According to this story:
Fees could reach a record $1.4 billion for lawyers, accountants and other professionals working on the Lehman Brothers Holdings Inc. bankruptcy, the largest in U.S. history.
The biggest winner will be New York-based law firm Weil, Gotshal & Manges, Lehman's adviser, with an estimated $209 million in fees, said Lynn LoPucki, who teaches bankruptcy law at Harvard University in Cambridge, Massachusetts. His projections are based on fees paid for other large bankruptcies, including the most expensive to date, Enron Corp.
Lehman, with debt of about $613 billion, will need a bankruptcy judge's approval for about $906 million in charges for professional services, LoPucki said. By comparison, court- approved expenses for the bankruptcy of Enron, the world's largest energy trader until its 2001 collapse, totaled $757 million, of which $149.4 million went to Weil.
``We're breaking new ground in the size of the fees,'' LoPucki said in an interview yesterday. ``Lehman is such a large case that there is a lot of money there. It's like the guy who robbed the banks because that's where the money was.''
LoPucki said the debtor will pay an additional $524 million of fees, most of which don't need prior court approval. These include fees to secured lenders and claims agents, as well as auditing fees unrelated to the restructuring.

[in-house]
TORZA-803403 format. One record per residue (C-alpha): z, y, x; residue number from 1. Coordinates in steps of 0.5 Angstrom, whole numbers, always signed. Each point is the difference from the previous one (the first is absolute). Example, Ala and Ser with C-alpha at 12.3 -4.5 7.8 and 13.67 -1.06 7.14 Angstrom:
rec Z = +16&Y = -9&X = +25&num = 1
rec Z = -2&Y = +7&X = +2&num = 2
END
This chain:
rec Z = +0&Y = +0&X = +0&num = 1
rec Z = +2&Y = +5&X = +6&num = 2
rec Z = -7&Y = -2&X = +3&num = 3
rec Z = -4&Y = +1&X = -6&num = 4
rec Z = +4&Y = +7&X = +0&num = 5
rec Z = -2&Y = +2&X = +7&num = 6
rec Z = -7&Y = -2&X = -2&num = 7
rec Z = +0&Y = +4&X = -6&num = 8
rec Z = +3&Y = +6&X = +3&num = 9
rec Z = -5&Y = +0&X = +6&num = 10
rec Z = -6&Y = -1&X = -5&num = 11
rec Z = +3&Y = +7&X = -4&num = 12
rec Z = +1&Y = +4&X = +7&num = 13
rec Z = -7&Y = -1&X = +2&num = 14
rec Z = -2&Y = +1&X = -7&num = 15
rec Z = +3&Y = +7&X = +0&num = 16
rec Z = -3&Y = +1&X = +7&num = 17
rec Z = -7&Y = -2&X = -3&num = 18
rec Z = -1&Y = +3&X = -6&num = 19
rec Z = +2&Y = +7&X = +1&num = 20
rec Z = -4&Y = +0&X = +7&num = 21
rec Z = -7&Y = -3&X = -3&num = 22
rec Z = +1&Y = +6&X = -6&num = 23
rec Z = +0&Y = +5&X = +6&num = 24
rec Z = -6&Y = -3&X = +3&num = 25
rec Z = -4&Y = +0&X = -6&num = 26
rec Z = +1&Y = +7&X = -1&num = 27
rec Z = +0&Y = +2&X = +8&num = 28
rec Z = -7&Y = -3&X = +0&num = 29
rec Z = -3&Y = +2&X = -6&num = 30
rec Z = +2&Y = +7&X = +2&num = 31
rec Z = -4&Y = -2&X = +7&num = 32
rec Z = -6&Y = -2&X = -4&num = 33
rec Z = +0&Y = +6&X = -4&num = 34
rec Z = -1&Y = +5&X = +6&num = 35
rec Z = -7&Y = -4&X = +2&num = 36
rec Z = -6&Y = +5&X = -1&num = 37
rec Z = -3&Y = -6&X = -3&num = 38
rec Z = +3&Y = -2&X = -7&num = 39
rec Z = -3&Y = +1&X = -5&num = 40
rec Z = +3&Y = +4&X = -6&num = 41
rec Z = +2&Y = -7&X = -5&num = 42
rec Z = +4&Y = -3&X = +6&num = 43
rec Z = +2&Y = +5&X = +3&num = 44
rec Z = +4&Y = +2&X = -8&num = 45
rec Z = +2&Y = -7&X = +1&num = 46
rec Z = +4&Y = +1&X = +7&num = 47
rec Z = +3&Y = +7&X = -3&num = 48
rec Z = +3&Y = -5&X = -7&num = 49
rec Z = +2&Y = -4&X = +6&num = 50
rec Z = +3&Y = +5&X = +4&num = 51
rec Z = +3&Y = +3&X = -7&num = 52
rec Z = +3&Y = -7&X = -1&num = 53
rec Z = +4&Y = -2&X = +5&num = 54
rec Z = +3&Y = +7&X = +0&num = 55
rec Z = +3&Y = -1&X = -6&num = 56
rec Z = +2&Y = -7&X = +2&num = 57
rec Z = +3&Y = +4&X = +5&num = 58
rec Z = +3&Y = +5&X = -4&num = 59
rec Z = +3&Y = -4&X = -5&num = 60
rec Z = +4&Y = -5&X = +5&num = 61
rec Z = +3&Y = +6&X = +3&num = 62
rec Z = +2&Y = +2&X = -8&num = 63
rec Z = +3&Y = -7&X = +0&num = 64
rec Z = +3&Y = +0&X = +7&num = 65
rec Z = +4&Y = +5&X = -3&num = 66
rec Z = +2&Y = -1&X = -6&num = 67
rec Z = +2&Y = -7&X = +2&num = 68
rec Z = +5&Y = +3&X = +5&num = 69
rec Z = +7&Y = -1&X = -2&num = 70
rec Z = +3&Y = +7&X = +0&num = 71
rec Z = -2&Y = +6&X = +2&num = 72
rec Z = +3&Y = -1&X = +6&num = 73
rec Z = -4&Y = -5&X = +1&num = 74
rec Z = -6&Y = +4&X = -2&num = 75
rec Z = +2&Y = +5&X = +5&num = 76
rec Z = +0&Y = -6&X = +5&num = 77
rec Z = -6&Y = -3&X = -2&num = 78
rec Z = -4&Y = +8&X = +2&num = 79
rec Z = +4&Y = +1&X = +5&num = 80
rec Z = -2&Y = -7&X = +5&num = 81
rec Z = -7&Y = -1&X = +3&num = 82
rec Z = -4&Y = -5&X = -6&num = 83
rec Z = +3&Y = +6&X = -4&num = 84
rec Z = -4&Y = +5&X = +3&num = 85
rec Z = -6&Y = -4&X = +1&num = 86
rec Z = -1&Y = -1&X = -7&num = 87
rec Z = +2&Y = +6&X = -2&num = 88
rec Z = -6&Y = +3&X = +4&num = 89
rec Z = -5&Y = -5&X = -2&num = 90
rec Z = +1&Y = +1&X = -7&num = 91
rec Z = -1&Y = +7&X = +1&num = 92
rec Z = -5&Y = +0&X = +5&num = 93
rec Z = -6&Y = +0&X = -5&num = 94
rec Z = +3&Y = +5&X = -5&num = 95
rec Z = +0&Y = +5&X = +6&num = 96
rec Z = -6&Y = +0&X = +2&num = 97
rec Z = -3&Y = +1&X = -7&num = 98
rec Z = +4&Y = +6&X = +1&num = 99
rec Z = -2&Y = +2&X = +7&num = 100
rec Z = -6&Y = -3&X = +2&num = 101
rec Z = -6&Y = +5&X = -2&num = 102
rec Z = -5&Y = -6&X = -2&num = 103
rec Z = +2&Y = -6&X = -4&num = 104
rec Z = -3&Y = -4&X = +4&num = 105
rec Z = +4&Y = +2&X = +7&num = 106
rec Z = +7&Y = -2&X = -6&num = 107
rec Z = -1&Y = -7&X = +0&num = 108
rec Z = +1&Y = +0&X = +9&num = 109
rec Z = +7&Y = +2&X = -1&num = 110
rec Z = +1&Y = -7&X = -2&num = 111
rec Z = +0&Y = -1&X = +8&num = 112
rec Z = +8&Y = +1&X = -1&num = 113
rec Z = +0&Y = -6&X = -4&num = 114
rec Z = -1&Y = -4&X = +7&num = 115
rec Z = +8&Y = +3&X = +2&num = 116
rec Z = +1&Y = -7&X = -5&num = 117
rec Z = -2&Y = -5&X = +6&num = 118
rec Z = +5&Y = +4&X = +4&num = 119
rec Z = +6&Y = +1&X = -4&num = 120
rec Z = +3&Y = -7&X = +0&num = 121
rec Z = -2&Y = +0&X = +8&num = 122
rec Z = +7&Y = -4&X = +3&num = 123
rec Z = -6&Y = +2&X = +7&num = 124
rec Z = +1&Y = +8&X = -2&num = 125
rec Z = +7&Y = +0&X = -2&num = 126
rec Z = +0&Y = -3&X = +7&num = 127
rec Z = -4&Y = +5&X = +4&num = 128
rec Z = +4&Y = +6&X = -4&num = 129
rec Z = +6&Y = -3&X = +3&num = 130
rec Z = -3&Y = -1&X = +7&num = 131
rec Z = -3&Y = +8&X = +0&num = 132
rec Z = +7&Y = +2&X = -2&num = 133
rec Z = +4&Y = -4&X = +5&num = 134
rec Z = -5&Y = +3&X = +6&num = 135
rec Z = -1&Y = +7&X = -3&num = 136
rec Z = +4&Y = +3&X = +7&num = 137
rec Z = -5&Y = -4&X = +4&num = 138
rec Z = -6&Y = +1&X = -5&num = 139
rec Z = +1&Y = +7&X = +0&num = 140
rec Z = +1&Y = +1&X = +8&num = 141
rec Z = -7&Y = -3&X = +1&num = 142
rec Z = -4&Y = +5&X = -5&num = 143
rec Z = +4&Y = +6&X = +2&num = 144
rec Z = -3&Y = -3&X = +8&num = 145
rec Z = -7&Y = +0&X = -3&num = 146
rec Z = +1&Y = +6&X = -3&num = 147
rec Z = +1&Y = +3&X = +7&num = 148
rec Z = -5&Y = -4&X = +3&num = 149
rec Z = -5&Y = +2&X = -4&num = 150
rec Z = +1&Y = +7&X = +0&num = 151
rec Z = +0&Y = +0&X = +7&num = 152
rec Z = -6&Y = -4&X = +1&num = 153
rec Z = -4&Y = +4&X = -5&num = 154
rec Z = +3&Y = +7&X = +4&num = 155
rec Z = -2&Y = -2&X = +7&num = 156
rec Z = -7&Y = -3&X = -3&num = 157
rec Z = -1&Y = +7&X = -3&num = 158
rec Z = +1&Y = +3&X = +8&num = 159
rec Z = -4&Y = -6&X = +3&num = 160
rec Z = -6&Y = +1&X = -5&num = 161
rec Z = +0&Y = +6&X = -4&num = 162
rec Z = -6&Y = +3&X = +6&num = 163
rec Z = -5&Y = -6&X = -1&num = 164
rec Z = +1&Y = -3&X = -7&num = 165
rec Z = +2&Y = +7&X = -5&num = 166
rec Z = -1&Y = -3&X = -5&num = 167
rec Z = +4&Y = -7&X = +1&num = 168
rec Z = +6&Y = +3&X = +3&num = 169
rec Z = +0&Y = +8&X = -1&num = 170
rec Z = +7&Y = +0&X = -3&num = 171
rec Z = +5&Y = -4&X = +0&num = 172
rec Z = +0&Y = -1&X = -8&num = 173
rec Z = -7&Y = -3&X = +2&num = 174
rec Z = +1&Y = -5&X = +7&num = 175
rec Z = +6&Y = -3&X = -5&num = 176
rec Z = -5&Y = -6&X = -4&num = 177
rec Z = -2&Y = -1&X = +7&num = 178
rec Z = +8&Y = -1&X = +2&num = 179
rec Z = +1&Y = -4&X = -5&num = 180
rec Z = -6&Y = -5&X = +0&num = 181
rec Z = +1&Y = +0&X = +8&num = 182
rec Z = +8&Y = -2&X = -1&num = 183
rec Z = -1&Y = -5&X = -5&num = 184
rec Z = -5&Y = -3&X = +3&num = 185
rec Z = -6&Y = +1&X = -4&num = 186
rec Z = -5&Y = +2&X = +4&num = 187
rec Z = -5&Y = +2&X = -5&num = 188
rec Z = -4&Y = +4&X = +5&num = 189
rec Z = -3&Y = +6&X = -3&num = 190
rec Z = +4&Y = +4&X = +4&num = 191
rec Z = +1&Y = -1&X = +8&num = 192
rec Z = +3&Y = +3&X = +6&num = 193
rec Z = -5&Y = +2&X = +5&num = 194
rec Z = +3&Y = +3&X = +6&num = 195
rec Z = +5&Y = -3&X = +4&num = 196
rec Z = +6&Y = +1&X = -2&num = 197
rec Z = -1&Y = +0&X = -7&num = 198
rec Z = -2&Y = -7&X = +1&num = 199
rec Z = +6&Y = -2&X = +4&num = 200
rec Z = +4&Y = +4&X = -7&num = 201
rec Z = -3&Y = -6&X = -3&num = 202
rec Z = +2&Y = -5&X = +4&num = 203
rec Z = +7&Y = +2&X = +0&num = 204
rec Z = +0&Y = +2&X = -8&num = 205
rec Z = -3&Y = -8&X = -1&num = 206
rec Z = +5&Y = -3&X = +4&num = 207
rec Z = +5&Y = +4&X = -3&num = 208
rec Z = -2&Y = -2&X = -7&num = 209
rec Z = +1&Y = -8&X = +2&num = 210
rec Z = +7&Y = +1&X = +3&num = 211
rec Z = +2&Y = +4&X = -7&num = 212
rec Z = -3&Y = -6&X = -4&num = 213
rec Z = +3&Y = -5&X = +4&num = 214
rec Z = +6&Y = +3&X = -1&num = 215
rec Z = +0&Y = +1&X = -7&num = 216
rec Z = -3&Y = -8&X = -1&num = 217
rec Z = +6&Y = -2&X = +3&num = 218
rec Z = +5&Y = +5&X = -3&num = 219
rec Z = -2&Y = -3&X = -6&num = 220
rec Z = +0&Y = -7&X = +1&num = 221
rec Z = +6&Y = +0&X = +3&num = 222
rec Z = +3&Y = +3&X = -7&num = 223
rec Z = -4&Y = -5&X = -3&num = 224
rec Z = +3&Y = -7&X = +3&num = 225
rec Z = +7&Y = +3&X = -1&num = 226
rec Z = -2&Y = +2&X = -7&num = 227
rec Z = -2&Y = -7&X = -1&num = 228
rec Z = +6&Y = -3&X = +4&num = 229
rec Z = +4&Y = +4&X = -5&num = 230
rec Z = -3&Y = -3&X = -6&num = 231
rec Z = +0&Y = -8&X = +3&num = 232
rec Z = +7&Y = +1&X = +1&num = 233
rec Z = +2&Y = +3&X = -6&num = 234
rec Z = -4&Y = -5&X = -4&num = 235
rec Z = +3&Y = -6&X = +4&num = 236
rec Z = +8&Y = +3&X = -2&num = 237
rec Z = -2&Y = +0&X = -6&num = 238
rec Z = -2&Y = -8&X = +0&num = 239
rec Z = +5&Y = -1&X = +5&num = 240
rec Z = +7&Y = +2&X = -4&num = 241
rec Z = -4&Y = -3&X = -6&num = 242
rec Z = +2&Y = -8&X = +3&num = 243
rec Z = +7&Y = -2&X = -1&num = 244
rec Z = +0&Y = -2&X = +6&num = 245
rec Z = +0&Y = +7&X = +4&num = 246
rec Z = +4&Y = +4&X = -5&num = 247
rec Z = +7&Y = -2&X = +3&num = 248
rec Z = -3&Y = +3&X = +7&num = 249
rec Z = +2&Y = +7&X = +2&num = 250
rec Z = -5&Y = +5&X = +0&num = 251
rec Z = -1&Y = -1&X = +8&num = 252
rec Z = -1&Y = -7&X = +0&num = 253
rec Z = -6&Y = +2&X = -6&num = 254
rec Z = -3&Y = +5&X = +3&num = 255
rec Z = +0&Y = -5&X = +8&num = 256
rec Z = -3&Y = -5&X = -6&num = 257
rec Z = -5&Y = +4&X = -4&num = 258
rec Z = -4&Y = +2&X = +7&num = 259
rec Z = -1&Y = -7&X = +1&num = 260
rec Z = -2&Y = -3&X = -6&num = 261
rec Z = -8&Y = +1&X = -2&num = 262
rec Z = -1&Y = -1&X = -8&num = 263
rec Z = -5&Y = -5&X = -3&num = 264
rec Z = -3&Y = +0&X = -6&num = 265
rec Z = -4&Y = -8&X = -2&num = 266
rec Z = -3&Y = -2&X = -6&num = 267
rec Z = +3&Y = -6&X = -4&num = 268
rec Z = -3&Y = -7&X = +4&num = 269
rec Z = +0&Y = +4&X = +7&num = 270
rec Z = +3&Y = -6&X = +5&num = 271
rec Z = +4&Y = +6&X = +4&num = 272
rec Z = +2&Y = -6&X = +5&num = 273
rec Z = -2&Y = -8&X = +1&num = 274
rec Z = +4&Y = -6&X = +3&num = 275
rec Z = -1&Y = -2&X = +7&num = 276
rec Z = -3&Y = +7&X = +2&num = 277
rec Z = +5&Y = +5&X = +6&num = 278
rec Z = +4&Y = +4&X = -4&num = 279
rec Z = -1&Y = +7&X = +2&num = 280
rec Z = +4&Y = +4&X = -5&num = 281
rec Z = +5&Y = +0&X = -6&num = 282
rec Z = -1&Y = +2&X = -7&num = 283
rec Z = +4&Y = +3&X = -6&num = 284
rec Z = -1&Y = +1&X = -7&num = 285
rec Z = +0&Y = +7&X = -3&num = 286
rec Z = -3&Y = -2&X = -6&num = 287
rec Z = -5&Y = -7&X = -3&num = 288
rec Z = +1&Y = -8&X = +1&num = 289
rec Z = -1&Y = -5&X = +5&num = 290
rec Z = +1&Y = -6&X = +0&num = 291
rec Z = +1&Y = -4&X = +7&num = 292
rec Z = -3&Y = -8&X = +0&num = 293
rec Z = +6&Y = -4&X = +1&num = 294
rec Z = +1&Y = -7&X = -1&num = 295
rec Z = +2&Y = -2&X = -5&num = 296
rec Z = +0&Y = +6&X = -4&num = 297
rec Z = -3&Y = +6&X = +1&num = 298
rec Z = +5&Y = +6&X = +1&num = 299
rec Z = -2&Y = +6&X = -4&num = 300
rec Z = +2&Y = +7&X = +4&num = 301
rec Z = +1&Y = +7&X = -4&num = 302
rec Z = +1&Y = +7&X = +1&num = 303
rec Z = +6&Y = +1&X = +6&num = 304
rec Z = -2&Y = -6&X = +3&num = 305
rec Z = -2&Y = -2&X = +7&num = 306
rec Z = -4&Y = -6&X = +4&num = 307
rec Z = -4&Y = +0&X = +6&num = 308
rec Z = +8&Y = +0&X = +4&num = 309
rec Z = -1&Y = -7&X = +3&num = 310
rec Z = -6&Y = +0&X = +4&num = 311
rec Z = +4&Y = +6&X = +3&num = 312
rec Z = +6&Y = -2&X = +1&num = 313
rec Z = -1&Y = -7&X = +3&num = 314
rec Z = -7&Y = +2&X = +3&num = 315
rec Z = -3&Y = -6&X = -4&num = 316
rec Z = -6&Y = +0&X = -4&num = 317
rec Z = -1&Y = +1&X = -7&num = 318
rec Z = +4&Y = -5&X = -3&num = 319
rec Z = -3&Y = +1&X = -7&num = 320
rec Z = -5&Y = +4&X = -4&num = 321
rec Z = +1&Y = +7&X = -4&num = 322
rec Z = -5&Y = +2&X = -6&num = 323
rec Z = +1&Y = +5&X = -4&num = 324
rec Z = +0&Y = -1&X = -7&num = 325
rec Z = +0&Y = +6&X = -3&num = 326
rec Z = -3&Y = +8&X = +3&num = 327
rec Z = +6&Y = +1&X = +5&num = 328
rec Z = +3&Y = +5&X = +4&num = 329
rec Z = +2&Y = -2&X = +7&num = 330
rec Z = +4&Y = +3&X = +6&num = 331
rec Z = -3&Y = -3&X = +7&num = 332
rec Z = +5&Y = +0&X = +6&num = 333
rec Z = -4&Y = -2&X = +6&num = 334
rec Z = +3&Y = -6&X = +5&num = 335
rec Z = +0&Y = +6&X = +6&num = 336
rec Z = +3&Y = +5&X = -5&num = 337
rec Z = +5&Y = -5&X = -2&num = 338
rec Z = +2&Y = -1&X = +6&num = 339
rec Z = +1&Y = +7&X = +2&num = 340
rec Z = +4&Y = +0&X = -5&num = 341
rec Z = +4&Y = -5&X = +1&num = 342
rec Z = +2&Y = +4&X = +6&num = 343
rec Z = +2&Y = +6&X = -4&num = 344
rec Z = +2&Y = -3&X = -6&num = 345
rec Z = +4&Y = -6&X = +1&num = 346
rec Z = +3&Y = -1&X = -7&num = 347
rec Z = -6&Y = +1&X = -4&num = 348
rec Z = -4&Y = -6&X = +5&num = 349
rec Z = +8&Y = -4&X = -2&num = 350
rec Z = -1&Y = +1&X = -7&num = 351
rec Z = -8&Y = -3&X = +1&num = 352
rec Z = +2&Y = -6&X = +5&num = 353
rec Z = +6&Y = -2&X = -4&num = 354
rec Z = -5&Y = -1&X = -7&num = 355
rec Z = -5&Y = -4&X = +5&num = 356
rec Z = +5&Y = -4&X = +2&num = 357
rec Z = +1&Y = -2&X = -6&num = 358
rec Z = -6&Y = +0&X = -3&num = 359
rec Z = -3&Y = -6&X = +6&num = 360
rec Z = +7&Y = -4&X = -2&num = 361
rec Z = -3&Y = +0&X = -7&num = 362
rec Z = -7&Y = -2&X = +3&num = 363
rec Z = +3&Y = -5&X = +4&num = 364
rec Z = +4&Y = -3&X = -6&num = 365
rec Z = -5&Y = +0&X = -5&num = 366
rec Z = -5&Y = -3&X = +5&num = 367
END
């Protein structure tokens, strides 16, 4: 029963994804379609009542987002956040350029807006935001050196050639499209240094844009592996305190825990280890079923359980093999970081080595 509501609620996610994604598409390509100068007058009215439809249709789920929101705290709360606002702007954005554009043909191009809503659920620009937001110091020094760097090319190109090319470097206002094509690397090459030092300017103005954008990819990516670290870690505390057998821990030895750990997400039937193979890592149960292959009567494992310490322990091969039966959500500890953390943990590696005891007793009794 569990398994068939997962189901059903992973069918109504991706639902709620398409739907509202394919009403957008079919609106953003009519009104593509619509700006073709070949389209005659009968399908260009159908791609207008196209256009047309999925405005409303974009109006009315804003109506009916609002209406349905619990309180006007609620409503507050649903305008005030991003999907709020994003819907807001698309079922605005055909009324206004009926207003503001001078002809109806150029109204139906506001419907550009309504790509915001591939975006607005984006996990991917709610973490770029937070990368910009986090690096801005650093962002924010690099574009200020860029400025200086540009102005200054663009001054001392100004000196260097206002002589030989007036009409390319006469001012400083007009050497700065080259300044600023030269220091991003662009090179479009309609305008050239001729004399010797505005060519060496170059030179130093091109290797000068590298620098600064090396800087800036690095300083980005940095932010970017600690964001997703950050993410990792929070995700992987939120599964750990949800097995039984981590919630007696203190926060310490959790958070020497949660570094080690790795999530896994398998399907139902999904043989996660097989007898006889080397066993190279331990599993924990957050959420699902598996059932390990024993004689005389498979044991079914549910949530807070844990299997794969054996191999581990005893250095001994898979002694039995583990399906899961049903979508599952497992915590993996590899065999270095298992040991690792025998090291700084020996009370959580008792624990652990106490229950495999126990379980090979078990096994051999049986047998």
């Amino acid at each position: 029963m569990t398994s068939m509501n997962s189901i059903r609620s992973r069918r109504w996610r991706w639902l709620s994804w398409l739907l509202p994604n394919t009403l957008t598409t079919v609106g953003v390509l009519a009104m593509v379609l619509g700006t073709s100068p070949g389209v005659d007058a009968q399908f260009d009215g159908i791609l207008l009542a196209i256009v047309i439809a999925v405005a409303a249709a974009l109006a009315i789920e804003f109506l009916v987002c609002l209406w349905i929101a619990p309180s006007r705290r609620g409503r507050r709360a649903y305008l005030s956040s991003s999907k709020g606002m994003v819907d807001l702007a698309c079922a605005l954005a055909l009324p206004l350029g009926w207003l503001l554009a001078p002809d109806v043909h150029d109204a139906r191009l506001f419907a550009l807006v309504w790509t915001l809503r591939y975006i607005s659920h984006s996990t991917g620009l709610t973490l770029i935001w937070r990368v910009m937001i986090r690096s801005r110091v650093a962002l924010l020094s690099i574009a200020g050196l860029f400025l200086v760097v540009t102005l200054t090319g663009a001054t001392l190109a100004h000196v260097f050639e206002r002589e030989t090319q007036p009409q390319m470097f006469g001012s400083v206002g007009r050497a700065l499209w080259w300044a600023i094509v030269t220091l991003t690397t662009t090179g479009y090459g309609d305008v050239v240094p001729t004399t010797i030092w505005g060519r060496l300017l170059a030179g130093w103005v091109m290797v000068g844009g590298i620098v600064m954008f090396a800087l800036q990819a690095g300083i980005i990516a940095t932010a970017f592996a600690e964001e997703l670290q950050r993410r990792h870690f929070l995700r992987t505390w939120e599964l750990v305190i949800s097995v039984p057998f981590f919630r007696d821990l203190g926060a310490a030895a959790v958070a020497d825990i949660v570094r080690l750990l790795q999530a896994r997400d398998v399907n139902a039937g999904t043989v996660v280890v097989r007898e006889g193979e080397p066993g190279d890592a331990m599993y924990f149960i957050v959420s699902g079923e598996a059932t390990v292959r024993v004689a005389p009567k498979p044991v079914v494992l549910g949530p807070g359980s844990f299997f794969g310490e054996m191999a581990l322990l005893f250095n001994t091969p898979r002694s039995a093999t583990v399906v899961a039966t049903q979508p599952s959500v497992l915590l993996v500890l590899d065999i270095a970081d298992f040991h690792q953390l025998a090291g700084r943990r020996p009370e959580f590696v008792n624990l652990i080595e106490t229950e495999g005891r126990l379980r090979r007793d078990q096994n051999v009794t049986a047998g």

Law firm Milbank, Tweed, Hadley & McCloy, also based in New York, could make as much as $58 million in its role advising the creditors' committee in the case, said LoPucki, who calculated the fees with Joseph Doherty, the director of the Empirical Research Group at the University of California, Los Angeles, law school, where LoPucki also teaches.
It breaks out this way:
Lehman asked Oct. 8 for court approval to pay Weil, led by bankruptcy partner Harvey Miller, $650 to $950 an hour for partners and counsel; $355 to $595 for associates; and $155 to $295 for paraprofessionals.
Milbank, as adviser to the creditors' committee, has requested $700 to $950 per hour for partners; $650 to $850 for of counsel; $275 to $670 for associates and senior attorneys; and $155 to $325 for legal assistants, according to court papers filed on Tuesday.
Quinn Emanuel Urquhart Oliver & Hedges, the law firm acting as special counsel to the creditors' committee, asked for $660 to $950 an hour for partners, $380 to $950 for other lawyers and $250 to $280 for professional staff.
Houlihan Lokey, as investment banker to the creditors' committee, requested $500,000 per month for the first six months and $400,000 for each month after. Houlihan also asked for deferred fees of 0.05 percent of the first $30 billion of unsecured recoveries and 0.035 percent of all unsecured recoveries in excess of $30 billion, according to the filings.